6 - Friday, October 1, 2010
inSide Drumheller | inSideDrumheller.com
Preparations being made for 2011 Relay For Life Patrick Kolafa | inSide Drumheller
and now at the Drumheller Stampede and Ag Society Already the rumblings in the Drumheller Relay For have begun for an event Life. that makes cancer quake. This annual event is enHundreds of participants tering its ﬁfth year and to have stomped the familiar date it has topped the miloval track, ﬁrst at DCHS lion-dollar mark for can-
cer research and services. The organizing committee is hoping to ride the momentum of its success and continue to support those ﬁghting their battle with cancer. “We’d love to make another million,” said Shari Christensen, member the committee This coming year’s event is slated for June 10, 2011 at the stampede grounds, and already the committee is starting the groundwork for the event. They will be holding an organizational meeting on Monday, October 18 in Conference Room 4/5 at the Drumheller Health Centre. “It’s a planning session and volunteers are always welcome if they want to join the committee,” said Christensen.
An organizational meeting for the 2011 Relay For Life is taking place at the Drumheller Health Centre on Monday, October 18. Those interested volunteering to help plan the event on June 10, 2010 are invited to come. For more information contact Shari Christensen at 403-823-6739. inSide photo by Patrick Kolafa
She hopes this year they will see a return of participating teams as well as new teams to bolster the numbers. “It would be awesome to get our team numbers up
again,” said Christensen. For more information on how to get involved as a volunteer in the 2011 Relay For Life, contact Christensen at 403-823-6739.
Canadian Badlands Ltd. among Canada’s Top Tourism Innovators submitted | inSide Drumheller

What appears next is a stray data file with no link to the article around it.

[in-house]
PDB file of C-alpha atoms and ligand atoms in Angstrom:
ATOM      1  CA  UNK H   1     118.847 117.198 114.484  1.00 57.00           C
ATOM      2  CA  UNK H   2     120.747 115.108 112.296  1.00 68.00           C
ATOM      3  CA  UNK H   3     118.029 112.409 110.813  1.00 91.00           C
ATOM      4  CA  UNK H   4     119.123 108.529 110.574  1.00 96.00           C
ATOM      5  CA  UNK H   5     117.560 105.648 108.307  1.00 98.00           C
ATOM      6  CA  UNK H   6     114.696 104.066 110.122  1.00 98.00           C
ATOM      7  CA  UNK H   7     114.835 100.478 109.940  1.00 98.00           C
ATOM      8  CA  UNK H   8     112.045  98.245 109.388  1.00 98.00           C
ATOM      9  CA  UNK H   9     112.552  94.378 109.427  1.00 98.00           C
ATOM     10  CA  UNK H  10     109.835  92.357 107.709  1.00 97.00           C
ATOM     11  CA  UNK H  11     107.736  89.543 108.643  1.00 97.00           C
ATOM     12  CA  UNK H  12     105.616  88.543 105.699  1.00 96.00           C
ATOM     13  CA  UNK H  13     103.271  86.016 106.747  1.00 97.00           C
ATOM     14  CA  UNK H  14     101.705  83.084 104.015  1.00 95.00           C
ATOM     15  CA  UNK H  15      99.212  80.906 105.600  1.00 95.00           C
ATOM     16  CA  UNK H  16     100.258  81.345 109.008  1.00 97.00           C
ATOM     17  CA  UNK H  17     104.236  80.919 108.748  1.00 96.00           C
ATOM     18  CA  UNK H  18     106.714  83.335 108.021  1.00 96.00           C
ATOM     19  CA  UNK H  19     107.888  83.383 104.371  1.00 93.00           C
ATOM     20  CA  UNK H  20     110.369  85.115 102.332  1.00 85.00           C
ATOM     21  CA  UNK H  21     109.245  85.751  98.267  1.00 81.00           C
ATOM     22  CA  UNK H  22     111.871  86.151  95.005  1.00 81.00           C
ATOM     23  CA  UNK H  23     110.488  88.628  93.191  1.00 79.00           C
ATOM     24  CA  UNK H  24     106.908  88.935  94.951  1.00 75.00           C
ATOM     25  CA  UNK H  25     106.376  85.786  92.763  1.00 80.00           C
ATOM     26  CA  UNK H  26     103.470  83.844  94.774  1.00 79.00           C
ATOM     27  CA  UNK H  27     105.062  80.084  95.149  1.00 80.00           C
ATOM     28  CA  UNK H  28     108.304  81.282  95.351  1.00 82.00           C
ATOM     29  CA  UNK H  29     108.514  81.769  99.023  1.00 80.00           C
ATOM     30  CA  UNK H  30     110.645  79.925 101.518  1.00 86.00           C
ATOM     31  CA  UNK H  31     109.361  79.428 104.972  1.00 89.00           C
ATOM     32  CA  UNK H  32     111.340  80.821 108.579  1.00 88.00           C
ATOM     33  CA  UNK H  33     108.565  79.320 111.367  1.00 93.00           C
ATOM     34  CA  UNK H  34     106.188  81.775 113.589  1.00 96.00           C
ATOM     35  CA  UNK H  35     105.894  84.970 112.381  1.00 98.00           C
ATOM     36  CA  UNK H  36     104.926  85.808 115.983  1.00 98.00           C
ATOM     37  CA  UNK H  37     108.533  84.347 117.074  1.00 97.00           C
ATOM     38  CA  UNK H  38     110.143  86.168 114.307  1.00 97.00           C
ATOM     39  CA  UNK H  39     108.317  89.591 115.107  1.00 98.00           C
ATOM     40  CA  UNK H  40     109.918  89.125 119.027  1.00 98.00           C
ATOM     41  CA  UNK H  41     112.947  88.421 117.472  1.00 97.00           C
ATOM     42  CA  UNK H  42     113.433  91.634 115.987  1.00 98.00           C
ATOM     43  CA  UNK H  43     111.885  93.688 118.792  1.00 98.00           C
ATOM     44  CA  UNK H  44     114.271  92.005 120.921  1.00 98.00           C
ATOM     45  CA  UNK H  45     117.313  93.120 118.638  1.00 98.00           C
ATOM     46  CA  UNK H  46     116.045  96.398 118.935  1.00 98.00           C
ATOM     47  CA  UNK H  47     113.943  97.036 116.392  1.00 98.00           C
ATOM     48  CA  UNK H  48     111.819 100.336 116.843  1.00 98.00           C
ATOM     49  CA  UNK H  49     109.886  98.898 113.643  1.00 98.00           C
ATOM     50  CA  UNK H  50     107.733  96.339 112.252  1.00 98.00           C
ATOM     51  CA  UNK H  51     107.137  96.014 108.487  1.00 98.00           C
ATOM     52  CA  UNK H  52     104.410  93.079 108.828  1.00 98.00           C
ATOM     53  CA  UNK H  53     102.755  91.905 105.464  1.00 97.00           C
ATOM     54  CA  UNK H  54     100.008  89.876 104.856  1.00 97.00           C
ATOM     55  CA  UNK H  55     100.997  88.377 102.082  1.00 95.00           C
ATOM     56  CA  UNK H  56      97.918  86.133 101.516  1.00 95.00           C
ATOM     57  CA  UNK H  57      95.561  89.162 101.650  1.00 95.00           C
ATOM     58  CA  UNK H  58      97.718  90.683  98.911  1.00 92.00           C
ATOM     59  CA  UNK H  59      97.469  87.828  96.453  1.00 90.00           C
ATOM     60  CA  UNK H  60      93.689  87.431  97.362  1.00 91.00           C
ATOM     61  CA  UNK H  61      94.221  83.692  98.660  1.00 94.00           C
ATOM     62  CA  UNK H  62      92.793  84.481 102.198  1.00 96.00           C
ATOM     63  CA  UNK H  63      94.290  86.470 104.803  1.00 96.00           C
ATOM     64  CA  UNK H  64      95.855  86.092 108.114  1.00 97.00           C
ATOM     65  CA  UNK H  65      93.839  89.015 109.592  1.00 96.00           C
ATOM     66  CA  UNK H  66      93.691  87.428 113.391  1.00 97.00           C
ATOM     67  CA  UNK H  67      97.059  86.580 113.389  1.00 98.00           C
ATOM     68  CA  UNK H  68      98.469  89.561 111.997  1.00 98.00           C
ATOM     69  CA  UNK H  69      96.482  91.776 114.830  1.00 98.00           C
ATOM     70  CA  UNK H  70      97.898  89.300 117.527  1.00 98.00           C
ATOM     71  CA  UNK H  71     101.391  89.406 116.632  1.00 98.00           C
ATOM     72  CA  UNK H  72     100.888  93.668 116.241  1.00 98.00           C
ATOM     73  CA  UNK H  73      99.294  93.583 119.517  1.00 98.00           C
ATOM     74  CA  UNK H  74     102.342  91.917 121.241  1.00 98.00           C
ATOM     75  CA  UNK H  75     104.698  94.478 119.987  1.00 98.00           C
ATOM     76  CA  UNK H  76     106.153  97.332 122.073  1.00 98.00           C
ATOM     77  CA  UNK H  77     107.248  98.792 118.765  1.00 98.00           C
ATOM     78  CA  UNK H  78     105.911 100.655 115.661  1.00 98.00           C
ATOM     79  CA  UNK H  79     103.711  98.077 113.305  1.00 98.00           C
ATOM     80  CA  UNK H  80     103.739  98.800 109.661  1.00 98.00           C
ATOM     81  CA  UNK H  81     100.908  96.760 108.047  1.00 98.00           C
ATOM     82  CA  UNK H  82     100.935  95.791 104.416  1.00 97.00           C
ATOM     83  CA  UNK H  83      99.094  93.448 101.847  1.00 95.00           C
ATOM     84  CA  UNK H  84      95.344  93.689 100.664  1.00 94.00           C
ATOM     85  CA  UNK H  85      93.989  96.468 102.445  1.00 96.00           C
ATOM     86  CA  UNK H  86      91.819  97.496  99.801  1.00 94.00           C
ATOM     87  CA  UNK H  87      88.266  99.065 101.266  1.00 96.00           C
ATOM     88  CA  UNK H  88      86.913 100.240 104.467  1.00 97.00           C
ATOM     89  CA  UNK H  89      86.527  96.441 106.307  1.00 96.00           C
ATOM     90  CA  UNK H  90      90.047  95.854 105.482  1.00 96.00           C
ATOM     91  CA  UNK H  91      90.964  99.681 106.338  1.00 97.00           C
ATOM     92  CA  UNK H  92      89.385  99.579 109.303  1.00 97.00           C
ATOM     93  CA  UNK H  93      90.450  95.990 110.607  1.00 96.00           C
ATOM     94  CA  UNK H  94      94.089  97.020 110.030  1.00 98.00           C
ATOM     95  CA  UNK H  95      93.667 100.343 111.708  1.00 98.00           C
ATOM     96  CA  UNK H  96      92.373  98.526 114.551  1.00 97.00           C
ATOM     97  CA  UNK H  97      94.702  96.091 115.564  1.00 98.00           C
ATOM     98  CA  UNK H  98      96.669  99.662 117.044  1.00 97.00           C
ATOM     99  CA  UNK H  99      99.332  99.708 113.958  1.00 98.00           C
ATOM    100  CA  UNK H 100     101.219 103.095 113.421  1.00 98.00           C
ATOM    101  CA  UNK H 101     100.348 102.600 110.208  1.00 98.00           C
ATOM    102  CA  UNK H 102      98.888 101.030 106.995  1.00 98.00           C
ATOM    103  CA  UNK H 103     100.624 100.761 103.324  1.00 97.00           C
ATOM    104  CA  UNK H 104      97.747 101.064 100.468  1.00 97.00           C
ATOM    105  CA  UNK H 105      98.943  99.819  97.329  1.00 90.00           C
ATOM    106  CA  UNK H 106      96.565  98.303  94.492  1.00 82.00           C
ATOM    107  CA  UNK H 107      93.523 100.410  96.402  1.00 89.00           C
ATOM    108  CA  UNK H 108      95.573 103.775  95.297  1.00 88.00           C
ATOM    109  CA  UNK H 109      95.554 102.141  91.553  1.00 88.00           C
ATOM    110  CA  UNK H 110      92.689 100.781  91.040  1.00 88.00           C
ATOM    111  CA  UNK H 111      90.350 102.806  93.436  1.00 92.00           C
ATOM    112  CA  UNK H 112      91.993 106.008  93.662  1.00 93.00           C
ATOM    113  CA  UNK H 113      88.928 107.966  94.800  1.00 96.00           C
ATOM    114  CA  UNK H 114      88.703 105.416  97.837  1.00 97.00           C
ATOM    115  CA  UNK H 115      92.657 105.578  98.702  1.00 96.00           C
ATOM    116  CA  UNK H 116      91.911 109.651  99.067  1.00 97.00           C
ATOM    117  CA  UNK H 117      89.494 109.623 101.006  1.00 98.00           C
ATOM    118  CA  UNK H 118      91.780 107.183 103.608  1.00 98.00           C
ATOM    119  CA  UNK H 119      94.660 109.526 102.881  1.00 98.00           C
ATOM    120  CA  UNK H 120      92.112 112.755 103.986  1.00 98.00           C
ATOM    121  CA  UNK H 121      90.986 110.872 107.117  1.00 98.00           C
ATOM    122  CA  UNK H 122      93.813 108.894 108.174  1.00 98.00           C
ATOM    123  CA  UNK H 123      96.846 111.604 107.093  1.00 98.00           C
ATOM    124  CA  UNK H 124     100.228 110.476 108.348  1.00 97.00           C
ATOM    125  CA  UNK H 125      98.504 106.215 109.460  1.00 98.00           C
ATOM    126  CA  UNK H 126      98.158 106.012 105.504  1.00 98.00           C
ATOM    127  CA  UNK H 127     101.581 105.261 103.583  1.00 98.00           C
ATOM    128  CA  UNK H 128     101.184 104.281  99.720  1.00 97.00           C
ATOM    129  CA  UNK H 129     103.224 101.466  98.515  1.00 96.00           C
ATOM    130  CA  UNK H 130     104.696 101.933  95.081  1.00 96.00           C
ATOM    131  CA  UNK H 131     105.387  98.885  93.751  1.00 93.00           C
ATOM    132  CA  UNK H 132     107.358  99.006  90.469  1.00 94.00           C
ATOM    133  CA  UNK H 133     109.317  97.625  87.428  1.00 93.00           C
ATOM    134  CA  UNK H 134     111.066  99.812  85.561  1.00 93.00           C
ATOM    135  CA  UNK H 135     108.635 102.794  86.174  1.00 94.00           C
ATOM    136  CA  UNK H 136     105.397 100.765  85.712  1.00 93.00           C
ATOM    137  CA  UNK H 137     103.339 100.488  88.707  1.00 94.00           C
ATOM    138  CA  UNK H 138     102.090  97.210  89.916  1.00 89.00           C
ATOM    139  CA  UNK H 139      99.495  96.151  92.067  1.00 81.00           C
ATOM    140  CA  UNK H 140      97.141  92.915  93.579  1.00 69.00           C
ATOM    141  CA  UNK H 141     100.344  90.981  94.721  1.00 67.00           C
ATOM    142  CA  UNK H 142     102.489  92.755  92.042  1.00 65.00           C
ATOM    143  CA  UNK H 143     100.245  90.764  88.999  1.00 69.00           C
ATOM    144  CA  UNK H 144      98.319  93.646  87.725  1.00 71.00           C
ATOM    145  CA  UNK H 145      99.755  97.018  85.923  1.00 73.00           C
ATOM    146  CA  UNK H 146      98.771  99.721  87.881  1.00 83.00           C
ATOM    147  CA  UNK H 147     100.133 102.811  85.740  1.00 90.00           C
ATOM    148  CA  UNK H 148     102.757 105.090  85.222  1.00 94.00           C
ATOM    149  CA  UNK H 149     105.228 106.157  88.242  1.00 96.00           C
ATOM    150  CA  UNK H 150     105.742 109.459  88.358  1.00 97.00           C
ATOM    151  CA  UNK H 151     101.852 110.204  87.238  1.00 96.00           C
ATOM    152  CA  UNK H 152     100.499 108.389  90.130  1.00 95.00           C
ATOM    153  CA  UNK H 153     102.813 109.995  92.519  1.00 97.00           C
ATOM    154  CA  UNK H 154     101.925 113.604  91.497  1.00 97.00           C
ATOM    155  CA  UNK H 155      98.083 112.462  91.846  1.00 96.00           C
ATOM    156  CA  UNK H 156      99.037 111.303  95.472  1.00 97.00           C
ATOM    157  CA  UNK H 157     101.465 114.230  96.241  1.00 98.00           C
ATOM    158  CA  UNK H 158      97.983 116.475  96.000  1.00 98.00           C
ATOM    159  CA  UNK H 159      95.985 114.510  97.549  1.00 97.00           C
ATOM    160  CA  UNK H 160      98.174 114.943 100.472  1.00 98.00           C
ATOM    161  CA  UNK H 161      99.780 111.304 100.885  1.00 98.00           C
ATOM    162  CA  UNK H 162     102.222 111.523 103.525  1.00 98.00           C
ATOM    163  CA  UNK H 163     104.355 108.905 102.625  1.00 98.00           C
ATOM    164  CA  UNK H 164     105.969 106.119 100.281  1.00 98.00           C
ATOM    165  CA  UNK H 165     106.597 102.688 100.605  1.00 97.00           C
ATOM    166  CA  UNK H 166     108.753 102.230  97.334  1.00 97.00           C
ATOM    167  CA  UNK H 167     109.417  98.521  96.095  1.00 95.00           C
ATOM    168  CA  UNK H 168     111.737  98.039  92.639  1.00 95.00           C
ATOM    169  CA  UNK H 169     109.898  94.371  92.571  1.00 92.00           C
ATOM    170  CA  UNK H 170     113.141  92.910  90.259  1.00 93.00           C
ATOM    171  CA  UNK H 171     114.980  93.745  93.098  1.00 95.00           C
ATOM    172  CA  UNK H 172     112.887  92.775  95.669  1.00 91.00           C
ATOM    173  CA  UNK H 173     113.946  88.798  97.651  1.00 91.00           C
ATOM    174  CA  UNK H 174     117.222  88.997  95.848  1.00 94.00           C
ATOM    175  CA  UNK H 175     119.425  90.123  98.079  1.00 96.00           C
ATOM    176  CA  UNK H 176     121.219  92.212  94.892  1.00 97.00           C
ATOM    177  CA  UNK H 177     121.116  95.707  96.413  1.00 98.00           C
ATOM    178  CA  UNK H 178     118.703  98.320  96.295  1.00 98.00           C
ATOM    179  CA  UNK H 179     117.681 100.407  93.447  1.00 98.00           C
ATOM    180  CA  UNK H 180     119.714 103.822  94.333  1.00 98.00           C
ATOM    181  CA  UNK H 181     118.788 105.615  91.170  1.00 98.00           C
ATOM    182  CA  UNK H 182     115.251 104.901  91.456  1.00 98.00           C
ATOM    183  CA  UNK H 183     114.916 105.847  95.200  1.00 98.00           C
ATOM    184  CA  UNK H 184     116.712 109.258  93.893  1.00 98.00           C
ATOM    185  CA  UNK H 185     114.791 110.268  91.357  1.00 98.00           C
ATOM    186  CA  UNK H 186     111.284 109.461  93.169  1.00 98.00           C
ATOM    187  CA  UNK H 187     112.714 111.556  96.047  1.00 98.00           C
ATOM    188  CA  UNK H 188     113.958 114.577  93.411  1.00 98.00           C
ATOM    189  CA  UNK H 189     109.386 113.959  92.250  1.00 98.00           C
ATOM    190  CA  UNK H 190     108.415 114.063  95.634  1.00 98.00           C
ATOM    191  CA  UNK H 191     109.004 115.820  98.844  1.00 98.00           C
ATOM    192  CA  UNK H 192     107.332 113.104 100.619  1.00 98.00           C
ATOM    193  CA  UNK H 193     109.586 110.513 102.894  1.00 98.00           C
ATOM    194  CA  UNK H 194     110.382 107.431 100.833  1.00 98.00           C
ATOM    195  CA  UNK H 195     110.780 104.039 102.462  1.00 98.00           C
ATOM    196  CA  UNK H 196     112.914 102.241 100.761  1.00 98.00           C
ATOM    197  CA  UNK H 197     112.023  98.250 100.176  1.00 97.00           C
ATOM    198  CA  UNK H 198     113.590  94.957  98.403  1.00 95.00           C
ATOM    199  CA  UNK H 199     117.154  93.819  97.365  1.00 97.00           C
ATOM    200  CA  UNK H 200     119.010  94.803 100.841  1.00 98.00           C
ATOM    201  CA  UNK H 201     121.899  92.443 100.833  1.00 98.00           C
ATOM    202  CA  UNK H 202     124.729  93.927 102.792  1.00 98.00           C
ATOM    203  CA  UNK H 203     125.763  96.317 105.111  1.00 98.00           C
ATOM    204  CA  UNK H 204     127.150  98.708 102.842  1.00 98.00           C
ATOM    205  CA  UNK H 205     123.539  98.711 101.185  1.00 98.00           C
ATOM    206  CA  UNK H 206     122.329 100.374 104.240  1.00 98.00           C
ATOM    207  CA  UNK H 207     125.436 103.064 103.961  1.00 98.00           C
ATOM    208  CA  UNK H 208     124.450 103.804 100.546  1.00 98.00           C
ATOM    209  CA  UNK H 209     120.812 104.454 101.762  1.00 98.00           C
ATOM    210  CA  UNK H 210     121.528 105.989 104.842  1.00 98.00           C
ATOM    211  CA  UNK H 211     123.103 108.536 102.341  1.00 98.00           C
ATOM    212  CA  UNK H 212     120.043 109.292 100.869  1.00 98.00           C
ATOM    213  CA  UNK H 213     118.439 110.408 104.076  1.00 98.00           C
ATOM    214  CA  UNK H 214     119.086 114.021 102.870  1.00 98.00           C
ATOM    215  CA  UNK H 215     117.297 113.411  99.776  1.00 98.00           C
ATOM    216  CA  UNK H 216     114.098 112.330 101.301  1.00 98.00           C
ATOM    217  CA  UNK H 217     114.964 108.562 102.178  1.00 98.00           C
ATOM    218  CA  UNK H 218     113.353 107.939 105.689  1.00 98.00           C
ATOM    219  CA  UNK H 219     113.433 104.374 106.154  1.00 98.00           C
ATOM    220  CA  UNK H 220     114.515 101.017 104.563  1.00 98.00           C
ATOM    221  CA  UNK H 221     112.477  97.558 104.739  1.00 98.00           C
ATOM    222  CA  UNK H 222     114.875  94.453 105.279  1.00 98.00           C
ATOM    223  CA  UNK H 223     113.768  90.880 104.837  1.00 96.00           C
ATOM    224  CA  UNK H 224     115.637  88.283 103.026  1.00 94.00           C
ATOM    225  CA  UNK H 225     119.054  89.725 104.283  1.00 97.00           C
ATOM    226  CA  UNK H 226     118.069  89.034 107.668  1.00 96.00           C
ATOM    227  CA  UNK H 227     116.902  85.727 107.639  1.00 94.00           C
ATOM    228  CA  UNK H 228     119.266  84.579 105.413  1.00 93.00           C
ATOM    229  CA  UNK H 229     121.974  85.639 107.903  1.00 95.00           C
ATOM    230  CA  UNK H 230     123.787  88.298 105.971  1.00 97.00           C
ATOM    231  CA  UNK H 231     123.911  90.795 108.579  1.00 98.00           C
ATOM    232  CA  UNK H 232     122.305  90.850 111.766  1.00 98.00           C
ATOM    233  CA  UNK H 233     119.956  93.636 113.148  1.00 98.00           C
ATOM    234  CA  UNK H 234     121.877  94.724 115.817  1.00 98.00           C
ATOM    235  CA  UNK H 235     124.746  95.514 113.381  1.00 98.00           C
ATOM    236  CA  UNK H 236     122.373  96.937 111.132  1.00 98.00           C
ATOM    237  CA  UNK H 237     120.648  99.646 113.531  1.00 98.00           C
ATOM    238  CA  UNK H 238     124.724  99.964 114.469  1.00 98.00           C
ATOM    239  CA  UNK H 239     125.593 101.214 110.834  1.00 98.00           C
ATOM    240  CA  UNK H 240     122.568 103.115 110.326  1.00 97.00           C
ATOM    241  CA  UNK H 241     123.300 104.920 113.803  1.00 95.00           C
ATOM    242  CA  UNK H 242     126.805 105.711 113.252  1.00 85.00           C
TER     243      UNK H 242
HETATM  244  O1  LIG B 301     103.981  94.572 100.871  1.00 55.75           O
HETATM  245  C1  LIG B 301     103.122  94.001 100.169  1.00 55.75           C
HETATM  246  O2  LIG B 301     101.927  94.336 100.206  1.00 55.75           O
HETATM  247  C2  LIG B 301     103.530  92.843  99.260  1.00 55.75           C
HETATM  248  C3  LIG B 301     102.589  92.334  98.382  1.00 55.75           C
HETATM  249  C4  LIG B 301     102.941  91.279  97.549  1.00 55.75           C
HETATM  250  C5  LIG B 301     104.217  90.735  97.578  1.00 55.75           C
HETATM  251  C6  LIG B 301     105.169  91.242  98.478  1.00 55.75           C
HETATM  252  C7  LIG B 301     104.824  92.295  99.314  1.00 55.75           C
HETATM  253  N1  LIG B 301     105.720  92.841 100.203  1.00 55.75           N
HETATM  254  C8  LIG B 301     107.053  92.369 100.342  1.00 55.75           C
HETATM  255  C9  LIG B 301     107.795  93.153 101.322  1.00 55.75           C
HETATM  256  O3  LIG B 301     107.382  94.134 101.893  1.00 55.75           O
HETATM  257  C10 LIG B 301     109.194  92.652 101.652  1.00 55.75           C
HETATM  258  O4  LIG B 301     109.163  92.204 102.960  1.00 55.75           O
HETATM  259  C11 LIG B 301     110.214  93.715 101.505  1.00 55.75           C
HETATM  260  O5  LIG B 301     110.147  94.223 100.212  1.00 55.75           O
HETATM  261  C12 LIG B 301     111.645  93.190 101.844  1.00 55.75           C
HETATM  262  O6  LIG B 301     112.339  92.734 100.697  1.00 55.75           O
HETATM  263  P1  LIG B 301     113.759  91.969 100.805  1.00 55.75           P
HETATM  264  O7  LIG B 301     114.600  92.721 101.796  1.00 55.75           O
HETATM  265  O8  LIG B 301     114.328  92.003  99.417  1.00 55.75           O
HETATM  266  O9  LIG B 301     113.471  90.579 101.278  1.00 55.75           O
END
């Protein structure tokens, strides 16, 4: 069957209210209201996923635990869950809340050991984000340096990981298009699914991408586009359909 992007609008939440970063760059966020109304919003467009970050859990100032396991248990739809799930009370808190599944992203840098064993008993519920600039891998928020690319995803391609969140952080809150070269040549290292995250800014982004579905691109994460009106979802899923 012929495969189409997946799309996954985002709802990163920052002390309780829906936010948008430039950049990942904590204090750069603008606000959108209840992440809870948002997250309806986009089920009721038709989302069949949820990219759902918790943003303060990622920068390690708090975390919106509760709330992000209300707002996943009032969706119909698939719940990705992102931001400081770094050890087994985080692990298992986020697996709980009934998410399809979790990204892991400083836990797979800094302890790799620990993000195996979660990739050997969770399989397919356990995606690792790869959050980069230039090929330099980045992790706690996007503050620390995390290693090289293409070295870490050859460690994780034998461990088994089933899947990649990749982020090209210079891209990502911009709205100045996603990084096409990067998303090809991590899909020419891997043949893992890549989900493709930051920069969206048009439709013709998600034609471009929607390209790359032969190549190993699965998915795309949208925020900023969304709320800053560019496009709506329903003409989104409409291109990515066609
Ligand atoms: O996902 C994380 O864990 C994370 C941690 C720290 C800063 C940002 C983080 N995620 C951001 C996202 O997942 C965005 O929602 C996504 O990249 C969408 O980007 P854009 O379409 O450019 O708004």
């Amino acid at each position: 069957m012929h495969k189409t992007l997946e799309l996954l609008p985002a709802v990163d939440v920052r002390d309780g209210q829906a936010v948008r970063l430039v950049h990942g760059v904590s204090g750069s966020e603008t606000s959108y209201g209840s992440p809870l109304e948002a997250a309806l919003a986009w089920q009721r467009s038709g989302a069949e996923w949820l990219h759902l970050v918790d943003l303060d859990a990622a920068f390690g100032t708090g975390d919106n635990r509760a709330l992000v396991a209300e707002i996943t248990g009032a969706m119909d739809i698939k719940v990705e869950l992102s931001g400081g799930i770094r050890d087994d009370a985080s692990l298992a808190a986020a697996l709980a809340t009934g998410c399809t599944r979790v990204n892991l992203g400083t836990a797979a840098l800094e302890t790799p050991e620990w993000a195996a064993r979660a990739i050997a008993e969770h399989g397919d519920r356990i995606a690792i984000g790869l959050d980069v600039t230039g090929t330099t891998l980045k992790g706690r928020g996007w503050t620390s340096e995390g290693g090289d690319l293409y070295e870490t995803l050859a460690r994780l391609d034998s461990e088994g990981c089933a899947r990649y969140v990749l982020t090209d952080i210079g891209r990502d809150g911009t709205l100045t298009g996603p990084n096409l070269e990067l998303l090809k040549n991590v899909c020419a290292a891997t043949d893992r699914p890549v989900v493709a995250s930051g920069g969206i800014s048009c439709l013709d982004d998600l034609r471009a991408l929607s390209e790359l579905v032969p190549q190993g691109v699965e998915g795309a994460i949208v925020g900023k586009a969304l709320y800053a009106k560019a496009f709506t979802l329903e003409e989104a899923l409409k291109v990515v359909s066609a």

Sisterly carrot love Stefanie Nielsen, 5, holds the “Love Your Sister” carrot she and her sisters Sonya,7, (right) and Alia, 9 dug up in their Morrin garden. One quite normal orange carrot had seemingly bonded with a peculiar, off-white carrot of almost another variety altogether, showing that even carrots know to love your neighbour. inSide photo by Kyle Smylie
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Q: A: Ray Ainscough B. Sc. (PHARM) with Cindy San Pharmacy student
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Isn’t brand-name better than generic? Why else would the brand-name medication be so much more expensive? It is required by law that generic and brandname drugs have the same dosage, intended use, side effects, route of administration, and strength. Therefore, generic drugs are just as safe and effective as the brand-name drugs. The difference between the two is the price and the fillers. Brand-name is more expensive because the brand-name pharmaceutical company invests a substantial amount of money on research and development of the drug before the marketing of the drug. The brand-name drug is granted a patent by the government which allows for exclusive marketing of the drug for a period of time. Once the patent has expired, generic pharmaceutical companies can make and sell its generic equivalent without having to invest in the costs for development of the drug. This lowers the costs of production and allows for the drug to be sold cheaper.